You can come up with the beginnings of a good melody, but you’re looking for ways to generate more variations and complexity. In general, your melodic ideas don’t have the depth or richness of those you admire.
Melodies are hard. Almost by definition, they are the most important and memorable aspect of a good piece of music. But coming up with one that’s worth remembering feels almost as challenging as writing the entire rest of the song. Here is a technique you can try for generating more interest in your melodic writing.
Hocket is a compositional technique in which the notes of a melodic line quickly alternate between two or more different instruments, such that no two instruments are playing at the same time. It is the melodic equivalent of linear drumming (see Programming Beats 2: Linear Drumming) and can potentially turn bland melodies into interesting counterpoint. Hocket usually works best at fast tempos and when played by instruments with fast attacks and releases. It’s a difficult technique for humans to play accurately but works really well for electronic music. As an example, let’s begin with the simple loop below:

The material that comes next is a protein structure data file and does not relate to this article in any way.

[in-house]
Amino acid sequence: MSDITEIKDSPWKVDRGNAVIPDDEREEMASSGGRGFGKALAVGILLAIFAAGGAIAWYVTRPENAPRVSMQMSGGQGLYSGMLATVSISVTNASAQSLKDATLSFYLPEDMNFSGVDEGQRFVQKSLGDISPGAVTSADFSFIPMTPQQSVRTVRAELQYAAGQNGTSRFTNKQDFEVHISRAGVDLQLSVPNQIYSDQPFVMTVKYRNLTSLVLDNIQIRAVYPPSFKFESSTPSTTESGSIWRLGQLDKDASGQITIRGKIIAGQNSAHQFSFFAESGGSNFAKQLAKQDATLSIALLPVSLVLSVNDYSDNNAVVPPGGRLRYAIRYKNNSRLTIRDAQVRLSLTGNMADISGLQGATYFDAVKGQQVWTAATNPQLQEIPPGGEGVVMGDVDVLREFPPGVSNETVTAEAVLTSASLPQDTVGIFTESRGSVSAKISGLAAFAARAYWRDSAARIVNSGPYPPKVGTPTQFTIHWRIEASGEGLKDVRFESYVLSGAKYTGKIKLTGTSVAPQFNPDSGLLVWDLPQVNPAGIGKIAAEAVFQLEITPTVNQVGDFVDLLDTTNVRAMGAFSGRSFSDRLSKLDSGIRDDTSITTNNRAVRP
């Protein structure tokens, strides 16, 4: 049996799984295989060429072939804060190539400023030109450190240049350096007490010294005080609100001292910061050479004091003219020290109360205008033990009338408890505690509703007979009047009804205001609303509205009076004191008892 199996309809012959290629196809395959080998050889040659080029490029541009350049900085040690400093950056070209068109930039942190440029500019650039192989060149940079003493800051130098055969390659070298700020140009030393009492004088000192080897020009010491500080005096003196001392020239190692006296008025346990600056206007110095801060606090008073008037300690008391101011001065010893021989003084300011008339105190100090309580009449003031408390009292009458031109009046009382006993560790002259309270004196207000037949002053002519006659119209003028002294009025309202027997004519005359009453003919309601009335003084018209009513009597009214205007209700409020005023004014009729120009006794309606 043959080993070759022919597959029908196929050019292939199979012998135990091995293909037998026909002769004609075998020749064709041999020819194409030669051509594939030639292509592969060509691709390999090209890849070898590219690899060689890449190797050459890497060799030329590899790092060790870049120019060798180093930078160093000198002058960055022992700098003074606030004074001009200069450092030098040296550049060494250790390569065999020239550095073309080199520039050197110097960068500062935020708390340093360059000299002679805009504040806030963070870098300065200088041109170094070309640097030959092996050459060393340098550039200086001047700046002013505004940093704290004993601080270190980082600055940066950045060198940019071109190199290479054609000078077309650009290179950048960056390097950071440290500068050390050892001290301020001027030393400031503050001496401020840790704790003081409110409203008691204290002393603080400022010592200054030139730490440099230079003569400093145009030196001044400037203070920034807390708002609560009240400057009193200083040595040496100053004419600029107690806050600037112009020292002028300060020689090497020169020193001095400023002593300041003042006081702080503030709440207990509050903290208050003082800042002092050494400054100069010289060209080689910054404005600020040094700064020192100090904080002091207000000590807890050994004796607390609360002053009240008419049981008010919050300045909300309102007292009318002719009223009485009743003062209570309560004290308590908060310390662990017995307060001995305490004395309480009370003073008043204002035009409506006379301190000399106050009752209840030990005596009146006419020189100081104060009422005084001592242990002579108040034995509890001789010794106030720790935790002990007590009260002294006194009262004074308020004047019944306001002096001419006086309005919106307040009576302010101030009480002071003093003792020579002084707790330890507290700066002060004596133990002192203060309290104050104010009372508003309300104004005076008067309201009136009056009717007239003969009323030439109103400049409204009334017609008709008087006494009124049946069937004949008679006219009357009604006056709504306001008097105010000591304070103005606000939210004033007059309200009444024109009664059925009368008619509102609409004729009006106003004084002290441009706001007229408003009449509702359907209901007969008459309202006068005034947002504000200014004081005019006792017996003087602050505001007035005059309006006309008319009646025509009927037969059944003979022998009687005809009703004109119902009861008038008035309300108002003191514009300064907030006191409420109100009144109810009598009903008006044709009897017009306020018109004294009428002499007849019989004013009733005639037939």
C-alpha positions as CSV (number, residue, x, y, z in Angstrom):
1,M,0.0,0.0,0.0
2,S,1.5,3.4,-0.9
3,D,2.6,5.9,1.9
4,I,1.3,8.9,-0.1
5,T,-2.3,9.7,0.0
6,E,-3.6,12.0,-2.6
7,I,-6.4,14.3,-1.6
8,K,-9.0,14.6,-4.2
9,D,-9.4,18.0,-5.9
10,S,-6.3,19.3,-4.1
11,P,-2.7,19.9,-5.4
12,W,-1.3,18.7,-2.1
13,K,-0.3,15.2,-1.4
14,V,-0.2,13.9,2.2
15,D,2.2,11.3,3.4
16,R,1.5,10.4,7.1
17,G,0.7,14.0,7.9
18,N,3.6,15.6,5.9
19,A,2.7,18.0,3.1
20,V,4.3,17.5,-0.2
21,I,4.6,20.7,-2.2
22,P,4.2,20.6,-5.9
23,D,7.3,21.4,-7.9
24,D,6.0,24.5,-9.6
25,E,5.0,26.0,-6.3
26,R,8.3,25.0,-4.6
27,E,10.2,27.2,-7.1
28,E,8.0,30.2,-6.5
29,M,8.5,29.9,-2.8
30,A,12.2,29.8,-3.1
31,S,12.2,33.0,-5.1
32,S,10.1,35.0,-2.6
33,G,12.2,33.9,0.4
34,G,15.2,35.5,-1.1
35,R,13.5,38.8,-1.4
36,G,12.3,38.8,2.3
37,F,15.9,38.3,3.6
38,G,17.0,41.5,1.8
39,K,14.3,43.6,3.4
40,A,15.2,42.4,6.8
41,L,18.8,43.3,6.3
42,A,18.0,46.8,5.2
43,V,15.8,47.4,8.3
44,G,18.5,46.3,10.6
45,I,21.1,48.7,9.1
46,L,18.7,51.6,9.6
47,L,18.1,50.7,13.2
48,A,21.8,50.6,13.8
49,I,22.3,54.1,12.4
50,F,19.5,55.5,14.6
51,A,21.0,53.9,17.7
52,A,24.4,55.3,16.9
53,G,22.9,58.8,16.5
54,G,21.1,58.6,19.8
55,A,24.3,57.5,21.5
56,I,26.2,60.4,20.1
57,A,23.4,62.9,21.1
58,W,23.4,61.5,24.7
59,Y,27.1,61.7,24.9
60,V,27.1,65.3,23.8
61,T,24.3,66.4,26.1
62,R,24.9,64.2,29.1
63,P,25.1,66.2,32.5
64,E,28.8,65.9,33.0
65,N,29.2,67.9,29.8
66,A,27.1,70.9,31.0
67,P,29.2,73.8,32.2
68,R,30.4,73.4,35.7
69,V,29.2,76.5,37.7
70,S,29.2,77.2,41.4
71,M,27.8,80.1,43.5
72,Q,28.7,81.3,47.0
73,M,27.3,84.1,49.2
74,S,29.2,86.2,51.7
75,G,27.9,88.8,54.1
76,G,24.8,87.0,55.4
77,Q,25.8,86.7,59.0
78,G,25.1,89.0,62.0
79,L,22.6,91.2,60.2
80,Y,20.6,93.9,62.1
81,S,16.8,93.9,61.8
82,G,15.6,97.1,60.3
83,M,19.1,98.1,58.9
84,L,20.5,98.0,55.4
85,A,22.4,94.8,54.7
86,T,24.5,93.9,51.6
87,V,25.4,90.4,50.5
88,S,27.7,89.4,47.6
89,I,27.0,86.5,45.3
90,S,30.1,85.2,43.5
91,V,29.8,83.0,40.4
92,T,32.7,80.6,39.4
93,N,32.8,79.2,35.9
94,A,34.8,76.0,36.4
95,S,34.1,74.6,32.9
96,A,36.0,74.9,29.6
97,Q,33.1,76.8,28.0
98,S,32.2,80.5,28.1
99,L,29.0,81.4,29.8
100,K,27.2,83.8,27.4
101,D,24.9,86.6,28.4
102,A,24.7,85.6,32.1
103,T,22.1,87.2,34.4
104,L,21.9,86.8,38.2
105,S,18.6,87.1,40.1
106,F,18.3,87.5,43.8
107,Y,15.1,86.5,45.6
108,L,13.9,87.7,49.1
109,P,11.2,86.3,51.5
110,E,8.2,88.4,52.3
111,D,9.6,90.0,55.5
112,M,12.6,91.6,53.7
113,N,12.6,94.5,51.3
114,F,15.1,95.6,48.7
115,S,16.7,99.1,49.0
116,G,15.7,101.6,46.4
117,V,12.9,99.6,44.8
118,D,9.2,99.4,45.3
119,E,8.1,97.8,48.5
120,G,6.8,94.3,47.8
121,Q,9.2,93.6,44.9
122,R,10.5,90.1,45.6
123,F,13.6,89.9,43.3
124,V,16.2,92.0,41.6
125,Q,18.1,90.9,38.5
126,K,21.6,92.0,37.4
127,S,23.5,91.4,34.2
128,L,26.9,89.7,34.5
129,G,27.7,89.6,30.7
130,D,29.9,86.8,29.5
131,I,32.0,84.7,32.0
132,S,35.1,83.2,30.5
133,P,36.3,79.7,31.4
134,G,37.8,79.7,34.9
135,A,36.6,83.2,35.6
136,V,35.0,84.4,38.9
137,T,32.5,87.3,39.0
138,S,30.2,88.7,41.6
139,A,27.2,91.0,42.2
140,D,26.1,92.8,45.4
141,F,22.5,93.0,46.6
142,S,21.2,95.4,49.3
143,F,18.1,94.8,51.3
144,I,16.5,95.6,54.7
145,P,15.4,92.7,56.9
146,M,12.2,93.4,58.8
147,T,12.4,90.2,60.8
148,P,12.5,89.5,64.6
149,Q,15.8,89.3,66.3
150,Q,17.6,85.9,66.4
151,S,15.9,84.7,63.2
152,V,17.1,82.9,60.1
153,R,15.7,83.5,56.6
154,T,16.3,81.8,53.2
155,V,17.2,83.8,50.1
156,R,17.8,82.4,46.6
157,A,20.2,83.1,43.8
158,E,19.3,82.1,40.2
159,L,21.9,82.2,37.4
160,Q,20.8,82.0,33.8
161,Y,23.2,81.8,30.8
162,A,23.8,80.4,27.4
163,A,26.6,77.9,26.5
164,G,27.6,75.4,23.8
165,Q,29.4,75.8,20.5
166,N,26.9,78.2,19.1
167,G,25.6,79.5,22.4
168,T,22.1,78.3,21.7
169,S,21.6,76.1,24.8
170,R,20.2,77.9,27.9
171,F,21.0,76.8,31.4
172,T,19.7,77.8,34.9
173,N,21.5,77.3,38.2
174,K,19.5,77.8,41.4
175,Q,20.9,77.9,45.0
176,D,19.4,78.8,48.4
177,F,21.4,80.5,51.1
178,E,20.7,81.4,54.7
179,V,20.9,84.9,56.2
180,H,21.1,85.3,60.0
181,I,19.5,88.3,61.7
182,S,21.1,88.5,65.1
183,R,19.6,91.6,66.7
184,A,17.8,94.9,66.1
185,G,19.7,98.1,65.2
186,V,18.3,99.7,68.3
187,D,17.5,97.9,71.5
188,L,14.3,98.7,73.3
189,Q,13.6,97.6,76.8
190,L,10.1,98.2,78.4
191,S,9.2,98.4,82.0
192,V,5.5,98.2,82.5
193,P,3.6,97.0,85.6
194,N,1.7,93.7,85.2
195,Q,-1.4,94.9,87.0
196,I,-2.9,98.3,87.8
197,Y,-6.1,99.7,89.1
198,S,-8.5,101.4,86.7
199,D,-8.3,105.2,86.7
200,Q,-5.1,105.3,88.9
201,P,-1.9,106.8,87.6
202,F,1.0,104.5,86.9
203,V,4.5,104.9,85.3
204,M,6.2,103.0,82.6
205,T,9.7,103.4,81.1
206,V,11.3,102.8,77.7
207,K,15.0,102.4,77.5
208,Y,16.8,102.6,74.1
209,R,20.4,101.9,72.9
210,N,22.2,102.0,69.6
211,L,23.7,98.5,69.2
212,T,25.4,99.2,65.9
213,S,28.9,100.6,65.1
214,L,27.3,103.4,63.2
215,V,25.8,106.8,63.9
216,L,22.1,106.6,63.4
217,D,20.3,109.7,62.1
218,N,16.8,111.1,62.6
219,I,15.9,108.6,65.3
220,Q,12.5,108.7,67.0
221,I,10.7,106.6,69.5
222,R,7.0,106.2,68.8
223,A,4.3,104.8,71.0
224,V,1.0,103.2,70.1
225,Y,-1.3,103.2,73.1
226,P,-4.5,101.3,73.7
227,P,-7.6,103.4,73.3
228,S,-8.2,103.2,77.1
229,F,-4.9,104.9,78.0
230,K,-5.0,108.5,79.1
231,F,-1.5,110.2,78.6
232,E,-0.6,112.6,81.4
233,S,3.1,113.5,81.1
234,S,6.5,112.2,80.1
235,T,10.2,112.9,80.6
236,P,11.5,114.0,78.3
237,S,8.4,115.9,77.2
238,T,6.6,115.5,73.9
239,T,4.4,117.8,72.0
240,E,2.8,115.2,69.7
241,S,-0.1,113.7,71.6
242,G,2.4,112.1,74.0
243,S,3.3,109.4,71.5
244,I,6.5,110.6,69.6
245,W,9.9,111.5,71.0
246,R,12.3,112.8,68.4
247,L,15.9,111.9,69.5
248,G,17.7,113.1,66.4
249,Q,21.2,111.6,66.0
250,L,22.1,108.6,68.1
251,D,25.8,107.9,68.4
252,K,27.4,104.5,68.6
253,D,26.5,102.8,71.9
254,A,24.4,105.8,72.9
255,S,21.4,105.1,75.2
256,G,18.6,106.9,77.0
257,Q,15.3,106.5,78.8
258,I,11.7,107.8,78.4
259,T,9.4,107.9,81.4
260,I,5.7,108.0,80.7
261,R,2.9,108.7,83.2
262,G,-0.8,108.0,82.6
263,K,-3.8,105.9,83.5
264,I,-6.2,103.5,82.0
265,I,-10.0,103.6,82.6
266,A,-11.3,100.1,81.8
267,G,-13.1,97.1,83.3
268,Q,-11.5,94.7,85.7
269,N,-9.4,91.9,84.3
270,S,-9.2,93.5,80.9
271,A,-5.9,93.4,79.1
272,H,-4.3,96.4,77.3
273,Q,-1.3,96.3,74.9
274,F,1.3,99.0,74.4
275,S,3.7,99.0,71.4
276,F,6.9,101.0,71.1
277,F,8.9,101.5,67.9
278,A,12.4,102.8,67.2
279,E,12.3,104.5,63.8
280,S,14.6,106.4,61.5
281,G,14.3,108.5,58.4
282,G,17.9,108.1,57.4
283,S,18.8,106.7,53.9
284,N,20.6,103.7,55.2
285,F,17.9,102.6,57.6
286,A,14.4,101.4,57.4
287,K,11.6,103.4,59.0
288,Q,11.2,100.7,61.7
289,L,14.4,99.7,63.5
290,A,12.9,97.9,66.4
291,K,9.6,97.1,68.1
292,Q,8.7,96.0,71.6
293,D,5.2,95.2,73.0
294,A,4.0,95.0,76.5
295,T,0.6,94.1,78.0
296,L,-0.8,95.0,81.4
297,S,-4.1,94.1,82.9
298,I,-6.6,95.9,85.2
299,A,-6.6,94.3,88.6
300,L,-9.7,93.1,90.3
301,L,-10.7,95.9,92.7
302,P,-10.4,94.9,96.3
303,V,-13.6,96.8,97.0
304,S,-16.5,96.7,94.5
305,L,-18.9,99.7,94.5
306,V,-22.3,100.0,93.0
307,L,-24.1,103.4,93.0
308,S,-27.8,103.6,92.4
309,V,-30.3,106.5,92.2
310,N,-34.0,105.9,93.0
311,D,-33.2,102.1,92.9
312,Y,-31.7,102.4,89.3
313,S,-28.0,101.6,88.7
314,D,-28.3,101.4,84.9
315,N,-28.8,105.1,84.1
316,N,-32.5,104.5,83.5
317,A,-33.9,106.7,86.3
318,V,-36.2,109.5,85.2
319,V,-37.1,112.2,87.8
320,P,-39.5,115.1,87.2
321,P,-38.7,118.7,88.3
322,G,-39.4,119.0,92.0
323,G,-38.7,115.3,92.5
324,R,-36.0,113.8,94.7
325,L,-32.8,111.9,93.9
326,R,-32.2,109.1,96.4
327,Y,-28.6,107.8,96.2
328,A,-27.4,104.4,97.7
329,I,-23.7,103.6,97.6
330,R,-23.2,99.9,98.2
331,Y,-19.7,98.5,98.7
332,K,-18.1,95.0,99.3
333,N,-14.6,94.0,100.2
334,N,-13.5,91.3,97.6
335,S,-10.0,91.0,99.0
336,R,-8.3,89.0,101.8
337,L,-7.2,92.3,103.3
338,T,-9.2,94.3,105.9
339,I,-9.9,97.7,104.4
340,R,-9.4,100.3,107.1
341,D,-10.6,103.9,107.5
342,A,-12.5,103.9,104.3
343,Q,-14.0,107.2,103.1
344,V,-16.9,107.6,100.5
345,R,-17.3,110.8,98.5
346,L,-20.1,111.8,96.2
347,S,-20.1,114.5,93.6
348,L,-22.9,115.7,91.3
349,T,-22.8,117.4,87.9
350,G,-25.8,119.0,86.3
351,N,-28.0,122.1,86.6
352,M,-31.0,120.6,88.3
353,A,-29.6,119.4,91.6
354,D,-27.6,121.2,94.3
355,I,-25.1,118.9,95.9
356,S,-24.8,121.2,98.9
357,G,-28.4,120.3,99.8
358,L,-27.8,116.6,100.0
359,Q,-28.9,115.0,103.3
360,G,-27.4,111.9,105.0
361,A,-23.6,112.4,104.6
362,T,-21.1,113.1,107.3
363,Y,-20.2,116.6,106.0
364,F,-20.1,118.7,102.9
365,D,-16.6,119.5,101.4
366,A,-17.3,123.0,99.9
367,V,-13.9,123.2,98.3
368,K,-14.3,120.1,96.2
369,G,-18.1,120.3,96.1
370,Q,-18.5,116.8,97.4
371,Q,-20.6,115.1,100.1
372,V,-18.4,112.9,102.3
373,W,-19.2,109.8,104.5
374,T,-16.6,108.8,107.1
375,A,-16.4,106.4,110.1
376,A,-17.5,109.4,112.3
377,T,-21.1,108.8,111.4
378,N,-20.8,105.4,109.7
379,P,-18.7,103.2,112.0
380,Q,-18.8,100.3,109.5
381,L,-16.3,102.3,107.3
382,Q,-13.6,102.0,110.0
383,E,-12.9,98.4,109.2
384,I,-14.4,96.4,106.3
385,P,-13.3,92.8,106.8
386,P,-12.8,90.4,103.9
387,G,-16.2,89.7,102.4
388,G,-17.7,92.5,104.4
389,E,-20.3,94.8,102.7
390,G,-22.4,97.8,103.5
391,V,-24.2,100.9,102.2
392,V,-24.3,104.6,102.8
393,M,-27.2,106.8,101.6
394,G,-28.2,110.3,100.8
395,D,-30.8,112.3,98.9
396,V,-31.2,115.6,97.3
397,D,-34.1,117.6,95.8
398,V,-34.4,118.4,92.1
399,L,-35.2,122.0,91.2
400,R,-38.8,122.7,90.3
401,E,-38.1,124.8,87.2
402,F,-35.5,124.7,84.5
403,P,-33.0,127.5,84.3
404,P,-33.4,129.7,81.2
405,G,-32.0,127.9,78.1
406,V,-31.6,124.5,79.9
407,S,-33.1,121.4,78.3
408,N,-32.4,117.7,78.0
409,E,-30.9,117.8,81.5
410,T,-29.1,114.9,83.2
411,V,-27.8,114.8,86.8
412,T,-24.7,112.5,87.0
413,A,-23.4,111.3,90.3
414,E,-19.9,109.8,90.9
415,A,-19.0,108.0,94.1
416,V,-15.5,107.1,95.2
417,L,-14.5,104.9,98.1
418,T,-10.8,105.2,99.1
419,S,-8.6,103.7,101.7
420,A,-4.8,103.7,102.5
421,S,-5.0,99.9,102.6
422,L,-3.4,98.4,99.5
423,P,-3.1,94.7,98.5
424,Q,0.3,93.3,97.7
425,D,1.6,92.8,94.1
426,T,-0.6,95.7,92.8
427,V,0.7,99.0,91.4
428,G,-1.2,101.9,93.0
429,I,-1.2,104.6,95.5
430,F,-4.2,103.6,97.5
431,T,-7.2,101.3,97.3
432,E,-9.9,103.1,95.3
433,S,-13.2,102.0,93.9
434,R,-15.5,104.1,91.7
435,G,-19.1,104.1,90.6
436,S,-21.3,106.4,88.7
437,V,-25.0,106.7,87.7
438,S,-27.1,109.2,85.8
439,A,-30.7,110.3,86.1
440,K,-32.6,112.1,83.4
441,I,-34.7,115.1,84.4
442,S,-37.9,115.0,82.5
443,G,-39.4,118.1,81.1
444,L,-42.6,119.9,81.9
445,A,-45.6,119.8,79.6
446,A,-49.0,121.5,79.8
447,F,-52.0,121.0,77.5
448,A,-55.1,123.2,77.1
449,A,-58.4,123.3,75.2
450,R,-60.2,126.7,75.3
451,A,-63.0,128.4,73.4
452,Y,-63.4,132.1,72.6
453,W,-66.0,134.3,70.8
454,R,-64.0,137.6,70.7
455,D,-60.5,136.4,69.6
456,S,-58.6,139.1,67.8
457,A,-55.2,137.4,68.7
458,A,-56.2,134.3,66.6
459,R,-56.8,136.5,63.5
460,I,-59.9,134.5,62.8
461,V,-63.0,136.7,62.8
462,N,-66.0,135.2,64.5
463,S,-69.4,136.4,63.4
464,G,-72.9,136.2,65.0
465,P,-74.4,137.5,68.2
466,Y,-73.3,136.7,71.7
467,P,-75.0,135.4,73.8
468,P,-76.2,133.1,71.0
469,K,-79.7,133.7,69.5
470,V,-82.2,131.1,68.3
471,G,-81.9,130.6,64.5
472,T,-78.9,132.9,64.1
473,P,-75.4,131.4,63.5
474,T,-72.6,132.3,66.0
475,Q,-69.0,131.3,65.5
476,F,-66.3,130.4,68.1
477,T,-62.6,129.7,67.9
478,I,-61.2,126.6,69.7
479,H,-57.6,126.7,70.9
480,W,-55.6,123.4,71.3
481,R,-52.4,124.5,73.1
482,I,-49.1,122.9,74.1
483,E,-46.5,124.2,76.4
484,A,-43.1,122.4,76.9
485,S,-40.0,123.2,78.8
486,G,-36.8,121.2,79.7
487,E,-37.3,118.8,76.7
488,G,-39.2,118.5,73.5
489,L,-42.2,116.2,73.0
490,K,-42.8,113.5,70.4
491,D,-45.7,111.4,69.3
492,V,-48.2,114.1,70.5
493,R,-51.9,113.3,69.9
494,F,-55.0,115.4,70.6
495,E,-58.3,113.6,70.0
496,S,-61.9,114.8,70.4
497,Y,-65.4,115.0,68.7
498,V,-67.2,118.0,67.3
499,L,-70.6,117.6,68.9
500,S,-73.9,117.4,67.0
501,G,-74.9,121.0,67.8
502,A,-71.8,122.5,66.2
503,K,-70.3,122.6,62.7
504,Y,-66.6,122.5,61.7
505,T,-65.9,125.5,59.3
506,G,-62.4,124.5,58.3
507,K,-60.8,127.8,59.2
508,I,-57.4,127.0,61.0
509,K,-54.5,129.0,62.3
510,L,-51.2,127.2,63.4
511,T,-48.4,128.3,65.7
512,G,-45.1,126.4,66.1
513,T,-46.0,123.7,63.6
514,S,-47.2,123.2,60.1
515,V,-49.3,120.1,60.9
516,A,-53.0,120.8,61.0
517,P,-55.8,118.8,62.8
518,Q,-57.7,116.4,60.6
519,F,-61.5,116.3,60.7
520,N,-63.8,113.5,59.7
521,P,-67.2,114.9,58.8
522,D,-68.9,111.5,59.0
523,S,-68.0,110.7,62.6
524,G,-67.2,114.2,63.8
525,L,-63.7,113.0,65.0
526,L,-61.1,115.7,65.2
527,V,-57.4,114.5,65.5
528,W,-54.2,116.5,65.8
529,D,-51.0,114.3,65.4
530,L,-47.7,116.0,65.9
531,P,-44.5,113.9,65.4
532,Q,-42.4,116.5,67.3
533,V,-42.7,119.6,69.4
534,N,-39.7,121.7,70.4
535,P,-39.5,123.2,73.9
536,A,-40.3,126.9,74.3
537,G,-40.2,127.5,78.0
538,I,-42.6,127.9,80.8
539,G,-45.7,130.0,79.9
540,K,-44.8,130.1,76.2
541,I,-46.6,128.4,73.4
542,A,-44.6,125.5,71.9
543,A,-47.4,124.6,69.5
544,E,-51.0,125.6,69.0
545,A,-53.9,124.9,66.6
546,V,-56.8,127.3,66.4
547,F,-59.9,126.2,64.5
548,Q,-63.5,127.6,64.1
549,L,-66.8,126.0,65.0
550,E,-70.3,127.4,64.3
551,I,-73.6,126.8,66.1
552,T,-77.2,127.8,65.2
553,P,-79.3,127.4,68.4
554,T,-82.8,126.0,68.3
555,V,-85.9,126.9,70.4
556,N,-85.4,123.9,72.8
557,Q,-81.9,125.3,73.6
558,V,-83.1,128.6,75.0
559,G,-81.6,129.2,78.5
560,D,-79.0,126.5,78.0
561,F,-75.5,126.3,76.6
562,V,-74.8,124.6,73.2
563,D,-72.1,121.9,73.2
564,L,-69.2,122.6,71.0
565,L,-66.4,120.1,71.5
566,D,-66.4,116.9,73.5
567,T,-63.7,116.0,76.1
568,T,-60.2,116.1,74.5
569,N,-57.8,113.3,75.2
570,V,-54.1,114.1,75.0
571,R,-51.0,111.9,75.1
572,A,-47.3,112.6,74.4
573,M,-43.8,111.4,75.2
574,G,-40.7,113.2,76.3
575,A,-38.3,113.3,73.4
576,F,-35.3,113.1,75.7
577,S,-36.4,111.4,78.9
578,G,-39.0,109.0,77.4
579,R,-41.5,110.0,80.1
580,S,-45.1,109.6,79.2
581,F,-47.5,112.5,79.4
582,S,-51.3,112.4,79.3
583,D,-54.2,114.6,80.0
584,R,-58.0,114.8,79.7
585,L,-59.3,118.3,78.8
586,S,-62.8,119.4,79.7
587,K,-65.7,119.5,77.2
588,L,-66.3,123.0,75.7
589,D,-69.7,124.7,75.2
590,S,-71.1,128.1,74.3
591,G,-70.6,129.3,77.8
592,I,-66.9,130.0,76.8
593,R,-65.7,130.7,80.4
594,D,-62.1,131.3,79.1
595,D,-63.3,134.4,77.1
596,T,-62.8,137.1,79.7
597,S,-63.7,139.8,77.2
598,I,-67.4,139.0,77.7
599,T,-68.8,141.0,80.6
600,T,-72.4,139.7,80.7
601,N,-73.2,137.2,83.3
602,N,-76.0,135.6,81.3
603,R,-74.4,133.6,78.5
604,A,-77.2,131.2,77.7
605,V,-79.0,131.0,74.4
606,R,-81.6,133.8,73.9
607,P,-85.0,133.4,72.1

An easy recipe for turning this single voice into a hocketing pattern is as follows:
- Duplicate the track, so that you have two identical copies of the pattern playing two separate (but so far, identical) instruments.
- Modify the instrument in the new track so that it plays a different sound. This can be done by modifying or replacing the preset or even by replacing the instrument with a different one. As mentioned previously, try to find two instruments with similar volume contours. Short sounds with fast attacks work best.
- Edit both patterns so that the melody is divided between them, such that no note is ever played by both instruments simultaneously. The way in which you divide the notes is entirely up to you, but really interesting hockets tend to alternate very quickly between the voices. The simplest example is probably literal alternation— the instruments trade off every other note. Here’s how our original pattern might look if it was divided in this way:
You could also alternate by larger note groupings, such as every quarter note:
Or you could alternate by arbitrary time groupings, such as every third sixteenth (including rests):
Notice that in the last example, the pattern doesn’t divide evenly into groups of three sixteenths, so the final alternation is cut short in the bottom voice.
These examples illustrate some possibilities with a two-voice hocket, but even more possibilities become available when you use three or more voices. In an extreme example, each note could be played by a separate instrument. Hocket can give even the simplest melody a whole new life by subjecting it to a rapidly changing cascade of new timbres.